Brandon Webb is an optimistic chap these days. He wants to pitch yet before the season is over and thinks he can do it. Plus, he likes the looks of the Dbacks’ revamped pitching staff and would like to be part of it next year:
“I like the pitching staff
a lot,” he said. “The young guys are doing a great job. I think they’re
only going to get better, getting experience and stuff up here. I think
they’re going to be really good. I’d definitely like to be a part of
that next year.”
Recall last January he was talking about taking his talents back closer to his Kentucky home. Of course then he still had hopes of putting up a nice walk year that could land him some free agent interest.
At this point, however, he’s only going to get himself an incentive-laden deal, and one figures that the best incentives would be offered by the team that knows his health and pitching status the best (i.e. the Dbacks). Everyone else would be taking an even greater and more ill-informed gamble.
Fans, and even some writers, tend to jump on umpires when they make bad calls, but rarely if ever point out when they make good calls on tough plays. Angel Hernandez is one of those umpires who gets a lot of flack — and I may suggest even deservedly so — but in the interest of giving credit where credit is due, he made a great call on a very tough play during Thursday afternoon’s game between the Phillies and Marlins.
With a runner on first base and two outs in the bottom of the sixth inning with the Phillies leading 2-1, first baseman Brock Stassi laced an Edison Volquez pitch down the first base line. Michael Saunders, who was on first base, came around third base and attempted to score. The relay throw from second baseman Dee Gordon beat Saunders, but Saunders slid expertly to the back of home plate, avoiding the tag from catcher J.T. Realmuto just long enough to slip his hand in and touch the plate. Hernandez ruled Stassi safe with no hesitation because he was in a great position to get a look at the play. In real time, it was a bang-bang play. The Marlins didn’t challenge the call.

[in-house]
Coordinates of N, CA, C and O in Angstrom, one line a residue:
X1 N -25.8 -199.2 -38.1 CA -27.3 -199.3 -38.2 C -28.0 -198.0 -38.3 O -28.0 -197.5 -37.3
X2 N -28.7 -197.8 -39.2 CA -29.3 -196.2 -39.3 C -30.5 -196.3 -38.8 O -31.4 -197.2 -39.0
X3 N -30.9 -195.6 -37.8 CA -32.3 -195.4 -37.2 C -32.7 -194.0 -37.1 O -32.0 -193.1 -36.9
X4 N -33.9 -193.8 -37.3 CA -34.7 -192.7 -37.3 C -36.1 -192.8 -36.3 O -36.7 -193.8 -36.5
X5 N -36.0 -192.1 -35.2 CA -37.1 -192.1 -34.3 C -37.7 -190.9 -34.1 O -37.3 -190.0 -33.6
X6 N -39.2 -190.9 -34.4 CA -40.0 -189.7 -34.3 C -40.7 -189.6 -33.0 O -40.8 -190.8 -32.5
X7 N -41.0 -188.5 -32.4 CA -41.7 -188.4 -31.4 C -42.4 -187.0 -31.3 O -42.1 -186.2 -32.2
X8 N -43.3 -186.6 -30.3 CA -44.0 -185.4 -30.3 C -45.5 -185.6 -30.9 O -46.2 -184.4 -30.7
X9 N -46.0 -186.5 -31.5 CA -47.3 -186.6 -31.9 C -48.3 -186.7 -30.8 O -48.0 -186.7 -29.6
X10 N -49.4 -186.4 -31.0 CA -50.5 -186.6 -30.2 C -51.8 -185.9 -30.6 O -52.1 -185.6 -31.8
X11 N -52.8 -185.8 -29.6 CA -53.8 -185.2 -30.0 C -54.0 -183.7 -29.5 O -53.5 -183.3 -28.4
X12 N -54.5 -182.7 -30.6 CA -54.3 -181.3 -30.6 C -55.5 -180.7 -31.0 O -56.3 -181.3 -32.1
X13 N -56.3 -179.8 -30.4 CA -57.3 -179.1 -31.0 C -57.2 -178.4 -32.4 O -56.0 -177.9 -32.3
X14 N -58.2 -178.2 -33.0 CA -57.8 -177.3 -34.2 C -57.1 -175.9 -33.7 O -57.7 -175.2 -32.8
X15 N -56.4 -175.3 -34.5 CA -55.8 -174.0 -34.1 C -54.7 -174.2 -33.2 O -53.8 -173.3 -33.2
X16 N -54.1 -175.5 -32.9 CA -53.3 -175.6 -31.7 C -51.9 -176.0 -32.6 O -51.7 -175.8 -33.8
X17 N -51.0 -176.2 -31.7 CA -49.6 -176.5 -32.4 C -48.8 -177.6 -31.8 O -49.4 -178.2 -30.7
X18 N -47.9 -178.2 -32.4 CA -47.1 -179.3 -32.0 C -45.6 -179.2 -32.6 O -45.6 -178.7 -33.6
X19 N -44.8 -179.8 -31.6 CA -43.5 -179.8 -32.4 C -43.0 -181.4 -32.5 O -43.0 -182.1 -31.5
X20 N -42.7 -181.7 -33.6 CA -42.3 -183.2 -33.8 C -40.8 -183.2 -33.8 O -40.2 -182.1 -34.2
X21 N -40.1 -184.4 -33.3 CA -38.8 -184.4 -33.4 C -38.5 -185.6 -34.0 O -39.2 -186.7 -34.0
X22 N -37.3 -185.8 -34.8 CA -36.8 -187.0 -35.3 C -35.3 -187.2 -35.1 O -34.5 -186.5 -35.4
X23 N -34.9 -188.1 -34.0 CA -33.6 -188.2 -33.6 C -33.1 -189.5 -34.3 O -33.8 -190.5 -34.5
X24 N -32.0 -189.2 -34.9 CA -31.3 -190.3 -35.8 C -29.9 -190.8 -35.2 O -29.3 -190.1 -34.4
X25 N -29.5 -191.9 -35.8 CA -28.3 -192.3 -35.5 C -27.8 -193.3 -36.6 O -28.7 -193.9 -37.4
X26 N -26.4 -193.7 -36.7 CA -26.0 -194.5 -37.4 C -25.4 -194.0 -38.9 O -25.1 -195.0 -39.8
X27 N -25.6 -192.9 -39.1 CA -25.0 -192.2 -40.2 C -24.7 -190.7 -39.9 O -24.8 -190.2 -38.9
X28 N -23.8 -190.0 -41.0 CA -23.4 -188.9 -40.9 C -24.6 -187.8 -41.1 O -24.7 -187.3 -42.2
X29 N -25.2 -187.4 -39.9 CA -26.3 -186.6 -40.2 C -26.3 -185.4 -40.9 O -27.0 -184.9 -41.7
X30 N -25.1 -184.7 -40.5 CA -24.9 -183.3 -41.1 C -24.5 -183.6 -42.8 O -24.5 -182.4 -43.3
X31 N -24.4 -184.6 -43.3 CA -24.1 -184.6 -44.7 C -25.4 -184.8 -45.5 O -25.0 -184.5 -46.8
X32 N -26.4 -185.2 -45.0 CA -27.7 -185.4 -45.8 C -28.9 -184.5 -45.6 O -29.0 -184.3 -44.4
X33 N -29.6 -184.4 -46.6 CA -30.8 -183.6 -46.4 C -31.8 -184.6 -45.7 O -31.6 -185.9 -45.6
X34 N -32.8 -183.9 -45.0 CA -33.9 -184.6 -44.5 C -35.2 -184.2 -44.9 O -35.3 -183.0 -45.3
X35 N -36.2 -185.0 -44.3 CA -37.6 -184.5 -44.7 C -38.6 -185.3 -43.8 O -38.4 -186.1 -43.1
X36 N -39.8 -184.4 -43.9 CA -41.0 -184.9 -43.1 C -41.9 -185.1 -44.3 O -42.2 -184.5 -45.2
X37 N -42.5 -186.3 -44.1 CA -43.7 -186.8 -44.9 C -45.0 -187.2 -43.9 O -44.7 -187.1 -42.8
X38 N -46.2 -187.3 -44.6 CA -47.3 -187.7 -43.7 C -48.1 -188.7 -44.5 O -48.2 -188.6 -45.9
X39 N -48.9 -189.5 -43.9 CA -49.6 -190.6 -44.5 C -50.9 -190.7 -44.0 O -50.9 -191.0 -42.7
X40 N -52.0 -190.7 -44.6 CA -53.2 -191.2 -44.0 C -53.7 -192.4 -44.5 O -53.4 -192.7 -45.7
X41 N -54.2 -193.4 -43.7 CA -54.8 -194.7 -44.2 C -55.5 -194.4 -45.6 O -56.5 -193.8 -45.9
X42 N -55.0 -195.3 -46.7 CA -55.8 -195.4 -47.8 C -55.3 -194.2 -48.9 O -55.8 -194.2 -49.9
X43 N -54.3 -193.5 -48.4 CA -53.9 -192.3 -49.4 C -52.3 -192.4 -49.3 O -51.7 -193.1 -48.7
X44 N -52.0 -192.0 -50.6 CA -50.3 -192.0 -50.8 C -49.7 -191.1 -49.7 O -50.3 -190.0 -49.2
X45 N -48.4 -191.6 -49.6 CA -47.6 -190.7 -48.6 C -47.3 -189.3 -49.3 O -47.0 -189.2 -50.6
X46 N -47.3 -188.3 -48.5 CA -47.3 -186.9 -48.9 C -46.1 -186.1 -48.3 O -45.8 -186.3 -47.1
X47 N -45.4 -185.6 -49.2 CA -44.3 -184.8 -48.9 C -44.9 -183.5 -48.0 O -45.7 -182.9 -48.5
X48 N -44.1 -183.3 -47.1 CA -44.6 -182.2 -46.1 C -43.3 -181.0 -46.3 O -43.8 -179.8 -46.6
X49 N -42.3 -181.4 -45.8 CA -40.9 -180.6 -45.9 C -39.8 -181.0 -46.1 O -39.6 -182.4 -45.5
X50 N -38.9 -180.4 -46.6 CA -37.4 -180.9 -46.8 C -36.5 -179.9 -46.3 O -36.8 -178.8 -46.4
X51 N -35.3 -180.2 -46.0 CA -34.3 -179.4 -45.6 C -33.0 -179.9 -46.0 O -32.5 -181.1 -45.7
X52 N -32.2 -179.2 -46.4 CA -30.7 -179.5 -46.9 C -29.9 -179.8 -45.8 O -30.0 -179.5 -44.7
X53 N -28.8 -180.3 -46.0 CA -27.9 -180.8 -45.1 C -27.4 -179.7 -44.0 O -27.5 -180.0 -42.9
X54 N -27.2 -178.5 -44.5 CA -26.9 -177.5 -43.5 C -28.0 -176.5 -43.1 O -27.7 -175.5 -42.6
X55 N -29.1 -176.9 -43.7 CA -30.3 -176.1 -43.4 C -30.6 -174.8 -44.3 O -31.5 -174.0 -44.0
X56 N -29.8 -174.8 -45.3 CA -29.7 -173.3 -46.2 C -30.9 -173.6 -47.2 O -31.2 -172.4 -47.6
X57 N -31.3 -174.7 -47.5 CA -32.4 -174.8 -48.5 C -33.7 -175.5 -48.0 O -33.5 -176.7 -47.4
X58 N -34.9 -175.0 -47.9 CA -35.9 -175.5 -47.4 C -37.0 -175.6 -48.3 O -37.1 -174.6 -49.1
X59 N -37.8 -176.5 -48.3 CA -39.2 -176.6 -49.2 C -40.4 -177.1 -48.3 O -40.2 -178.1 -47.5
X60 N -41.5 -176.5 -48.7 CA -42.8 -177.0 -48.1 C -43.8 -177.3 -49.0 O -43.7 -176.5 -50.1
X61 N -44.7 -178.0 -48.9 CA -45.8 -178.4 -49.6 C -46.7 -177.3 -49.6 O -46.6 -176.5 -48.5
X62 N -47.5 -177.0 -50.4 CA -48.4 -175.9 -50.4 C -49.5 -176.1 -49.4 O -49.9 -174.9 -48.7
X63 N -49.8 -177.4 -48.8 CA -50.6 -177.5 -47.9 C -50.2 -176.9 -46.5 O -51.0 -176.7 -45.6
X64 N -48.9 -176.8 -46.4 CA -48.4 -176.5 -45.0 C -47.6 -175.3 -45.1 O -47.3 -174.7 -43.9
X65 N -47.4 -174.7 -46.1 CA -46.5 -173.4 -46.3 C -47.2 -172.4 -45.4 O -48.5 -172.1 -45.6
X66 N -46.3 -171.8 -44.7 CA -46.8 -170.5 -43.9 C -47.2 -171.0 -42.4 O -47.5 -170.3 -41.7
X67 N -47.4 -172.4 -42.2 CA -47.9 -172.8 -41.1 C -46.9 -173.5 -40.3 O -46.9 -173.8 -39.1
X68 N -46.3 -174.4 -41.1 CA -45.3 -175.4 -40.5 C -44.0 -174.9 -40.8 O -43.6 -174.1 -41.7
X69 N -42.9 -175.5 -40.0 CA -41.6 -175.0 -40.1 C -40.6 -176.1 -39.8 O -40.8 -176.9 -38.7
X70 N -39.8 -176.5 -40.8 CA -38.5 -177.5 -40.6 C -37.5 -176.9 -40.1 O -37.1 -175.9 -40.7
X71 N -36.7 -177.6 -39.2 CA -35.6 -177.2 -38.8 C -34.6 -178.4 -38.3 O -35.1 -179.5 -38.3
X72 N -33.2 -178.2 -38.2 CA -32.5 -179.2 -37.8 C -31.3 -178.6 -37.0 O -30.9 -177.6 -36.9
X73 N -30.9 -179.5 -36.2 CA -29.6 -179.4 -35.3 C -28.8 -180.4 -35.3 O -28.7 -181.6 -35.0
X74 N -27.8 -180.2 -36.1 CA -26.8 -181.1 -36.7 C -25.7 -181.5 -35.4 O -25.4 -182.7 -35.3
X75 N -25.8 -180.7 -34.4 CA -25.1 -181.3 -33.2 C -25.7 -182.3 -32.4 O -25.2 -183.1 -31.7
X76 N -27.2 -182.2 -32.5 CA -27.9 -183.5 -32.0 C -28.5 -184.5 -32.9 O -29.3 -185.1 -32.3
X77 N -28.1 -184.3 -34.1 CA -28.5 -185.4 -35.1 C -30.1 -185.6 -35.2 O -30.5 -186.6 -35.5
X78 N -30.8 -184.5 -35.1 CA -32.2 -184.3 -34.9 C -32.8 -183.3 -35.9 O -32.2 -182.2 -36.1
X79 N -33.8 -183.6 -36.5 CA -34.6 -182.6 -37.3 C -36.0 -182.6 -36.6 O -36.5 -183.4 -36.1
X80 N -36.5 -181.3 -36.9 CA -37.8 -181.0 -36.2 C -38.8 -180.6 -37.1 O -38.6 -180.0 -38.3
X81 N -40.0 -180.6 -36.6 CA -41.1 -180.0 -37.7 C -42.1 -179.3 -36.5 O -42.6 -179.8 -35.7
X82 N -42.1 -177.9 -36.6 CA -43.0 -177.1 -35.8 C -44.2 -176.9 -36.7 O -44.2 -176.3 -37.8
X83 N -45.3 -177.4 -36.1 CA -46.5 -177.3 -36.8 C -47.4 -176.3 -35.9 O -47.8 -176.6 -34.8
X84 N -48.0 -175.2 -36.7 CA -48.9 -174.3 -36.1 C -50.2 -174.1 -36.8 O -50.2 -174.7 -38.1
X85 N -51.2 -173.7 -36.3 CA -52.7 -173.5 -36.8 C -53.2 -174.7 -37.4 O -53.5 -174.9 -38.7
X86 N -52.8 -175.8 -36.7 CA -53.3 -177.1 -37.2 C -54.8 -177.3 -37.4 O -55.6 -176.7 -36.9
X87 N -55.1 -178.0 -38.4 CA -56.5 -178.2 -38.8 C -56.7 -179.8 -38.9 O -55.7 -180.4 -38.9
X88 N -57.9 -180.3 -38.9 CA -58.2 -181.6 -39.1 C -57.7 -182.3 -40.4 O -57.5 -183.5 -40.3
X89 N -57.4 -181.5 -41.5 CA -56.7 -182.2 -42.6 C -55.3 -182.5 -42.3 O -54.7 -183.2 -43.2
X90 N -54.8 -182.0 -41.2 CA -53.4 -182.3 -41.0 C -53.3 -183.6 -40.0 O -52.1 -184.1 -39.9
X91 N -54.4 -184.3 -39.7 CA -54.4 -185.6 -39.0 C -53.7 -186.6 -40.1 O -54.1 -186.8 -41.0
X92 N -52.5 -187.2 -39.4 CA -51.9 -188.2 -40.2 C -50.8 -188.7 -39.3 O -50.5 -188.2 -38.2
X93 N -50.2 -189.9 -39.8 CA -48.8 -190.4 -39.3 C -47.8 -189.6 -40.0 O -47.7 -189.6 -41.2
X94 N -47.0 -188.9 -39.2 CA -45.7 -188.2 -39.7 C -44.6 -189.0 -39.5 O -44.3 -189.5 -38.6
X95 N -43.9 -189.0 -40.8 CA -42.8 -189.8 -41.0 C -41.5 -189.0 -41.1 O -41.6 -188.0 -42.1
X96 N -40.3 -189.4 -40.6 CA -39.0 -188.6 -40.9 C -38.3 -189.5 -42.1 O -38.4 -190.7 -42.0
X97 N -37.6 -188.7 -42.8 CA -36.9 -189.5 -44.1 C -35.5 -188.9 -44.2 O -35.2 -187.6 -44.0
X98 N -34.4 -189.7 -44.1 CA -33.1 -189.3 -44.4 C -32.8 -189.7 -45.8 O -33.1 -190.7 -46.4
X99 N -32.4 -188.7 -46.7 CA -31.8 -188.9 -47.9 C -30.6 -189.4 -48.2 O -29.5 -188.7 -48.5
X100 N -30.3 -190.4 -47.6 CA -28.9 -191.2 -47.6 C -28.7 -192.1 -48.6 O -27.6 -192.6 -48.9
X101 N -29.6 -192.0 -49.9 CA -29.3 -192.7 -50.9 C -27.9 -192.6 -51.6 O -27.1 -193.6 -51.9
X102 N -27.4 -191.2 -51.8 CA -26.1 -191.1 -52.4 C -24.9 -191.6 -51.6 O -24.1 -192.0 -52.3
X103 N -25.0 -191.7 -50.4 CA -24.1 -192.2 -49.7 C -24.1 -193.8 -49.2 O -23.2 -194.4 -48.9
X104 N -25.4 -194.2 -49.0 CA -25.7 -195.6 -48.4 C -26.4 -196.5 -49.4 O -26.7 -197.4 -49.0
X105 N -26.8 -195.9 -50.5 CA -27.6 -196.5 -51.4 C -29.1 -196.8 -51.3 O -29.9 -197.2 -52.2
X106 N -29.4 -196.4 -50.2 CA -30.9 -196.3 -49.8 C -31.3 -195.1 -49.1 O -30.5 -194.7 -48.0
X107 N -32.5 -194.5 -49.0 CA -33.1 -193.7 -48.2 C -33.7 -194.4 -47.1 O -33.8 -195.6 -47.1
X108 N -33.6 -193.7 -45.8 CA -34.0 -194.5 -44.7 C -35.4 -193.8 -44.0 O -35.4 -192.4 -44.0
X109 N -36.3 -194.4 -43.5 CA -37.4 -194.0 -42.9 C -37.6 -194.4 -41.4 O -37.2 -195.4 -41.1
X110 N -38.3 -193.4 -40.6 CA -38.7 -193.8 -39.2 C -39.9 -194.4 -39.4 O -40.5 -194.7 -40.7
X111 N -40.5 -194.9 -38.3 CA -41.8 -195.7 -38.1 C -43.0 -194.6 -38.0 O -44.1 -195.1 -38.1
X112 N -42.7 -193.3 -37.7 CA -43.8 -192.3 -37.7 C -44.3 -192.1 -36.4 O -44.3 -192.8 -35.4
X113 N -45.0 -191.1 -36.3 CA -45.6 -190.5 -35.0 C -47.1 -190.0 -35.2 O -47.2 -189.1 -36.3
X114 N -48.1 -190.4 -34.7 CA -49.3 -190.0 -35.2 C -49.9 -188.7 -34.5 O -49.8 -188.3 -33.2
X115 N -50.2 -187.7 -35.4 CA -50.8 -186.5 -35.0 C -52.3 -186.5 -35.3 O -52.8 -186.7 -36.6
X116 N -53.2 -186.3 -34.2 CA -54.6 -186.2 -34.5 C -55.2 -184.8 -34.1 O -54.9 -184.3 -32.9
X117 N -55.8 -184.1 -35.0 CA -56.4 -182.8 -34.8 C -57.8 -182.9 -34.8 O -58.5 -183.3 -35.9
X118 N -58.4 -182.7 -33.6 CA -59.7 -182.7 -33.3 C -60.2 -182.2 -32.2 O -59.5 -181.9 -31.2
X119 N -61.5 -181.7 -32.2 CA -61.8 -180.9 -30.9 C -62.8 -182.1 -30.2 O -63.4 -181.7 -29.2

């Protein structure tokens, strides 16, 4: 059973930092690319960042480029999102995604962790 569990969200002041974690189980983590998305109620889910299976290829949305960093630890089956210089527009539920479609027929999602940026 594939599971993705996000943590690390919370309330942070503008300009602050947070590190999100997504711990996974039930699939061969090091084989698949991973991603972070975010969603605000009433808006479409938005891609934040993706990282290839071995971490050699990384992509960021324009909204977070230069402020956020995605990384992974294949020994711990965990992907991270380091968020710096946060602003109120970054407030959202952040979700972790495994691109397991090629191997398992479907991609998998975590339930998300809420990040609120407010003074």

The MLB.com video doesn’t have the best angle, but still shows what a close call it was in real time. This .gif from Meghan Montemurro of The News Journal provides the best angle:
Hernandez also made this nonchalant grab when catcher Andrew Knapp tossed it attempting to catch a foul pop-up:
The Mets and Braves are playing today and it’s not a great day for the Mets in the injury department.
First they scratched Noah Syndergaard with a “tired arm.” Now they’ve lost Yoenis Cespedes, who pulled up limping at second base following a double in the bottom of the fourth:
The team has announced that he has pulled his left hamstring.
Cespedes, of course, missed three games over the weekend due to hamstring issues. That was merely tightness, however, and following an off day and a rainout, Cespedes played last night without incident. But it now looks as though he’s going to miss some serious time.